As Super Bowl week rolls on, NFL.com's reporters get you up to speed with the hottest news and notes about the Atlanta Falcons and New England Patriots as they get set to do battle in Houston, including:
» Why Dan Quinn's players love him.
But first, a veteran defender faces an old foe yet again ...
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HOUSTON -- Dwight Freeney left the AFC, but he can't escape the Patriots. The organization that often stood in his way from reaching the Super Bowl as a member of the Indianapolis Colts now stands in the way of a storybook coda to his career.
"Yeah, it's funny," Freeney said with a laugh about facing yet another Patriots team, this time as a member of the Atlanta Falcons. "It's like I keep seeing you guys and you're not going away. Leave me alone. It's been a great journey to this point. And they have been a thorn in my side for the majority of it."
Super Bowl week often turns into Legacy Week. With the hot takes largely centering around the greatest coach and greatest quarterback of all time, Freeney's incredible journey has been lost in the shuffle. But he's possibly the best pass rusher of his generation, making plays with a rare combination of speed and power since teammates like Julio Jones were just kids.
"That spin move, you can't forget it," Jones said of watching Freeney's early career on television.
At 36 years old, Freeney was the best pass rusher on the field during the NFC Championship Game. It shouldn't be such a surprise, because he was even better late last season with Arizona. But Freeney's impact goes beyond the three QB hits and six QB hurries he's produced in two playoff games. He says he feels a "responsibility" to help younger Falcons like Vic Beasley Jr. follow his career path. Beasley was 9 years old when Freeney was selected in the first round of the 2002 NFL Draft.
"Oh, I remember watching him play and taking out quarterbacks all the time," Beasley said. "He's been in a Super Bowl before. He's won it. ... He always tells us, Enjoy this moment, but don't make it bigger than what it is."
Freeney follows his own advice. He won't entertain the possibility of a Michael Strahan-like ending to his career, cementing a Hall of Fame jacket by retiring with another Super Bowl title. Freeney knows the pain of losing the Super Bowl, too, and he knows better than any Falcons player how difficult it is to take down the Patriots.
"Year 15, and I'm still seeing these guys here," Freeney said. "I still have to worry about Tom Brady. It's kind of like ... haven't we had enough battles over the years?"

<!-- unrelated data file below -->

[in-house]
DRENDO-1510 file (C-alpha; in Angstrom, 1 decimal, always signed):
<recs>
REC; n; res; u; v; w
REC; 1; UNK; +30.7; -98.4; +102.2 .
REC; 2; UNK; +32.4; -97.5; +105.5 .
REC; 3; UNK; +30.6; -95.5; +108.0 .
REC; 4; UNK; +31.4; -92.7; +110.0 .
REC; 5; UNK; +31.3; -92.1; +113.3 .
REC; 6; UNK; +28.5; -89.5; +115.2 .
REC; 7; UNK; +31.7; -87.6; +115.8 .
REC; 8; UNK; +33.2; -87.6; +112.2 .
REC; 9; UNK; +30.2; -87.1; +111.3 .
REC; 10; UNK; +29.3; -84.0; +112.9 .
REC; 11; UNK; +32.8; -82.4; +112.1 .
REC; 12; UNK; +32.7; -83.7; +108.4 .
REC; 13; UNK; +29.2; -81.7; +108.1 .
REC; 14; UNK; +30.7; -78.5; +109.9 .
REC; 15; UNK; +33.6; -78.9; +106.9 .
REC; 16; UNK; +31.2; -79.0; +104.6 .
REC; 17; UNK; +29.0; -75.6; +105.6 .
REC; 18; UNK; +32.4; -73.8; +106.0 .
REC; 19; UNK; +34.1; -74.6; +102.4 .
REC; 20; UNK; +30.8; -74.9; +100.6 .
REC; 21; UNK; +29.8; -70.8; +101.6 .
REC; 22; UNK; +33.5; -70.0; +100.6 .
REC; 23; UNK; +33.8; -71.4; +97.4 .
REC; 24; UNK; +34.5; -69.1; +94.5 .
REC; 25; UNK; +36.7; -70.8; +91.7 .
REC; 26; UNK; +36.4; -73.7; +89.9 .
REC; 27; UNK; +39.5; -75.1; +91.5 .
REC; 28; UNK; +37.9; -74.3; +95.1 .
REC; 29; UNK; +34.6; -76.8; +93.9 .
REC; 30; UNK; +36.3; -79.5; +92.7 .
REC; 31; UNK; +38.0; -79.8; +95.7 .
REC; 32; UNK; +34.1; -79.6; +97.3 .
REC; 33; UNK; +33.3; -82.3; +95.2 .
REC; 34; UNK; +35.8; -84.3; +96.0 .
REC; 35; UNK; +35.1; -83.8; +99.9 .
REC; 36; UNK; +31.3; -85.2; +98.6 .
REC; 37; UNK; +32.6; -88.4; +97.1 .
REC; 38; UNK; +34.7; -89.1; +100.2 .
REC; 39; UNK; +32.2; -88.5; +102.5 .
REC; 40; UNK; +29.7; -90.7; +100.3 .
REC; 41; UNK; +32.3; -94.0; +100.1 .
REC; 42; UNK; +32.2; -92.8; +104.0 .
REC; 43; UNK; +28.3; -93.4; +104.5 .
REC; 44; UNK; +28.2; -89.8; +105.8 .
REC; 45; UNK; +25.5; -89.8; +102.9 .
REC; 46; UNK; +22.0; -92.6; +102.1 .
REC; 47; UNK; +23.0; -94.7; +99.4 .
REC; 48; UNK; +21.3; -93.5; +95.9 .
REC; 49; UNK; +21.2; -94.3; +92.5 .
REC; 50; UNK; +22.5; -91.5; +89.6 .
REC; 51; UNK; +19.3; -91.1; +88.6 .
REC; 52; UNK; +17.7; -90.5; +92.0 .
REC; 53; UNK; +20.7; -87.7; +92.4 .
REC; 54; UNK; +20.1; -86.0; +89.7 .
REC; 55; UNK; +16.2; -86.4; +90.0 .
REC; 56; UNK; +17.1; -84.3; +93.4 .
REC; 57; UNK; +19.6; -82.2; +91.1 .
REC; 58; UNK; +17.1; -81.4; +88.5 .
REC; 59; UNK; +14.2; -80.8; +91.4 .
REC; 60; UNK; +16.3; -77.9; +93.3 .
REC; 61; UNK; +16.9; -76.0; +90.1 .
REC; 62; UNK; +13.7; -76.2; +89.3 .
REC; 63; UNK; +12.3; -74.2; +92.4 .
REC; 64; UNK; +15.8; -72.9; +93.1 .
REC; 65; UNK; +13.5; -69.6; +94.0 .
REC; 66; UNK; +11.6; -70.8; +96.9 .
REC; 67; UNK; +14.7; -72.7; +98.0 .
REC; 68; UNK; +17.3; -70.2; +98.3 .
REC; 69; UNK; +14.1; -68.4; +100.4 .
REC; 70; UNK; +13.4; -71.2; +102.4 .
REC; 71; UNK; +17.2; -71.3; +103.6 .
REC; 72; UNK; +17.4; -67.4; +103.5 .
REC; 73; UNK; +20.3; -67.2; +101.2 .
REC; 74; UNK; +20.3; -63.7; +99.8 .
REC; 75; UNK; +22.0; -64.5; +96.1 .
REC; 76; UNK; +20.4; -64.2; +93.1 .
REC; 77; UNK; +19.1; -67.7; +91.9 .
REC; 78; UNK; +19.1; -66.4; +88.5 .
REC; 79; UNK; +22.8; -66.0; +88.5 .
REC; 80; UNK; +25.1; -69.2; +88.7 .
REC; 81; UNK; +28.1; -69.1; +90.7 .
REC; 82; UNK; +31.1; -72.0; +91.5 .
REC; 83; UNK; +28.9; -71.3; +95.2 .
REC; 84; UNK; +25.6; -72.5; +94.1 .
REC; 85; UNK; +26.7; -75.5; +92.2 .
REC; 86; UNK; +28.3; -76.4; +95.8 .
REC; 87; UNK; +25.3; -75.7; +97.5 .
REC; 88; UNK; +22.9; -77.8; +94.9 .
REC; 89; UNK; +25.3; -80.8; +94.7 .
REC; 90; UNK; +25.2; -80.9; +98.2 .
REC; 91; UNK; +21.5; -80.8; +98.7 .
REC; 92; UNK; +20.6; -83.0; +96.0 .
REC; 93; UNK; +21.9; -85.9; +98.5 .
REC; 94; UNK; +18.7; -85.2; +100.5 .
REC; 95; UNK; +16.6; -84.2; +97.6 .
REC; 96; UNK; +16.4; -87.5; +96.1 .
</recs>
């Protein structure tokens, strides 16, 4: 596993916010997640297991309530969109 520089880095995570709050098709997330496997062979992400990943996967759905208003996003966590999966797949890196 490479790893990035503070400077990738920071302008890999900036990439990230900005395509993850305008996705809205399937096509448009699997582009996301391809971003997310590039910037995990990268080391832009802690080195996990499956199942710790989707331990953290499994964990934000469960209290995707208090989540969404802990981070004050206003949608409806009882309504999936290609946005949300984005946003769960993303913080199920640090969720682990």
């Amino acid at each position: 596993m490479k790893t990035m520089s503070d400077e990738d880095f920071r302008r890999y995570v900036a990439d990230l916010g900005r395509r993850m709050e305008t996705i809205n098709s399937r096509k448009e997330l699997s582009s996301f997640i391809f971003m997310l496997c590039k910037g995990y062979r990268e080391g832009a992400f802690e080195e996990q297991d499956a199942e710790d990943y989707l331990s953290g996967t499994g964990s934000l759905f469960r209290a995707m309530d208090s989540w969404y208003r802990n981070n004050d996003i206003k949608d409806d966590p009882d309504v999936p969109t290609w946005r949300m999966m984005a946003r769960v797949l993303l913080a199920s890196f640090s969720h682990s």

And now, the rest of Wednesday's notes from NFL.com's reporters:
"I didn't know where I was going," Jones insisted Wednesday. "I woke that morning. I was like (sigh) 'OK.' I had my five envelopes, just moving them around. I was like, I don't know where I'm going to go. But then I just thought, why not stay in Alabama? People that were supporting me over the years, if I go somewhere too far, they aren't going to be able to see me play. ... I was going to go to Auburn, but I just didn't like Auburn. They left a bad taste in my mouth."
A lot of college football fans couldn't believe Jones' claim, especially because his recruiting was built up with months of anticipation. But perhaps Julio shares with me a lifelong appreciation for procrastination. Some of the very best decisions in life are made at the very last minute.
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A Brady disciple?Jimmy Garoppolo was asked if he's given himself over fully to Tom Brady's anti-lifting routine. The answer? He's getting there.
"Not to bash college strength coaches, but they just want you to lift the heaviest weights you can. I mean, for linemen, that's great," Garoppolo said. "As a quarterback, you have to stay flexible, you have to throw the ball. You're not taking out a 300-pounder, so you just have to adjust your lifting schedule."
Asked if he's ditched the weights for Brady's celebrated resistance-band training, Garoppolo acknowledged: "A little bit. I like to lift weights still."
Brady, though, has served as a tremendous influence in another way:
"A ton of different things. A lot of it's how to recover, stuff like that. Eating right. Sleeping right," Garoppolo said. "In college, you're just a young kid, so you don't even know what the right or wrong thing is. So, to adjust to that in the NFL was a bit of an adjustment, but it really does help."
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What the Falcons learned from NBA teams. One of the biggest points of discussion entering Super Bowl LI has been the Falcons' four rookies on defense: starting safety Keanu Neal, starting linebackers Deion Jones and De'Vondre Campbell and key rotational corner Brian Poole. Any concerns should be tempered by the fact that Atlanta is in the Super Bowl in large part because of the caliber of play of this quartet.
General manager Thomas Dimitroff shared some insight with me on not only why Neal, Jones, Campbell and Poole are where they are, but how they got there.
First, upon being hired two years ago, Falcons coach Dan Quinn told Dimitroff and staffers that players will earn playing roles, and if they're rookies, so be it. Quinn said Wednesday that these rookies "earned" their jobs.